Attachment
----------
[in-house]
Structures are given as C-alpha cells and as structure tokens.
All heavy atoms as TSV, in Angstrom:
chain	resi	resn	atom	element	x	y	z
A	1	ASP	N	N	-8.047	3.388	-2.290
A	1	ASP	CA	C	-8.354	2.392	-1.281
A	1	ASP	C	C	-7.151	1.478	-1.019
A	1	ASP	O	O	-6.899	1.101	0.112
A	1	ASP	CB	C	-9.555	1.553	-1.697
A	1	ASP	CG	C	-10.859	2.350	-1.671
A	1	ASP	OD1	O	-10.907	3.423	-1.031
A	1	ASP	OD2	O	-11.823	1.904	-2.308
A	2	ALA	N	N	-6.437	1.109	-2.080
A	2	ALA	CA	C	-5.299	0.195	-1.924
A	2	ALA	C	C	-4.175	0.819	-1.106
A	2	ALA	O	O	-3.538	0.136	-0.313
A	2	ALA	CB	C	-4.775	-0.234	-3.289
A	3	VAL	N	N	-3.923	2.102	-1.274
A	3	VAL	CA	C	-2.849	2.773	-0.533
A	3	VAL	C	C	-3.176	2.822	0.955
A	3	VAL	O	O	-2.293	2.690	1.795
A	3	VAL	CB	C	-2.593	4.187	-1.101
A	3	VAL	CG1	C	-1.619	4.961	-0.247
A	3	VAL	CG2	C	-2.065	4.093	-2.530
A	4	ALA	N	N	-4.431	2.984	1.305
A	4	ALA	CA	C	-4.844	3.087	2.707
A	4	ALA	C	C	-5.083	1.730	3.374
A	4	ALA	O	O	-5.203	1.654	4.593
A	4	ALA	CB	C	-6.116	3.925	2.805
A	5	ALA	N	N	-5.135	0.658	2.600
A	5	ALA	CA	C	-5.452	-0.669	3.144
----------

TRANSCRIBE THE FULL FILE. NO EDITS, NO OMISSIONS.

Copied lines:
[in-house]
Structures are given as C-alpha cells and as structure tokens.
All heavy atoms as TSV, in Angstrom:
chain	resi	resn	atom	element	x	y	z
A	1	ASP	N	N	-8.047	3.388	-2.290
A	1	ASP	CA	C	-8.354	2.392	-1.281
A	1	ASP	C	C	-7.151	1.478	-1.019
A	1	ASP	O	O	-6.899	1.101	0.112
A	1	ASP	CB	C	-9.555	1.553	-1.697
A	1	ASP	CG	C	-10.859	2.350	-1.671
A	1	ASP	OD1	O	-10.907	3.423	-1.031
A	1	ASP	OD2	O	-11.823	1.904	-2.308
A	2	ALA	N	N	-6.437	1.109	-2.080
A	2	ALA	CA	C	-5.299	0.195	-1.924
A	2	ALA	C	C	-4.175	0.819	-1.106
A	2	ALA	O	O	-3.538	0.136	-0.313
A	2	ALA	CB	C	-4.775	-0.234	-3.289
A	3	VAL	N	N	-3.923	2.102	-1.274
A	3	VAL	CA	C	-2.849	2.773	-0.533
A	3	VAL	C	C	-3.176	2.822	0.955
A	3	VAL	O	O	-2.293	2.690	1.795
A	3	VAL	CB	C	-2.593	4.187	-1.101
A	3	VAL	CG1	C	-1.619	4.961	-0.247
A	3	VAL	CG2	C	-2.065	4.093	-2.530
A	4	ALA	N	N	-4.431	2.984	1.305
A	4	ALA	CA	C	-4.844	3.087	2.707
A	4	ALA	C	C	-5.083	1.730	3.374
A	4	ALA	O	O	-5.203	1.654	4.593
A	4	ALA	CB	C	-6.116	3.925	2.805
A	5	ALA	N	N	-5.135	0.658	2.600
A	5	ALA	CA	C	-5.452	-0.669	3.144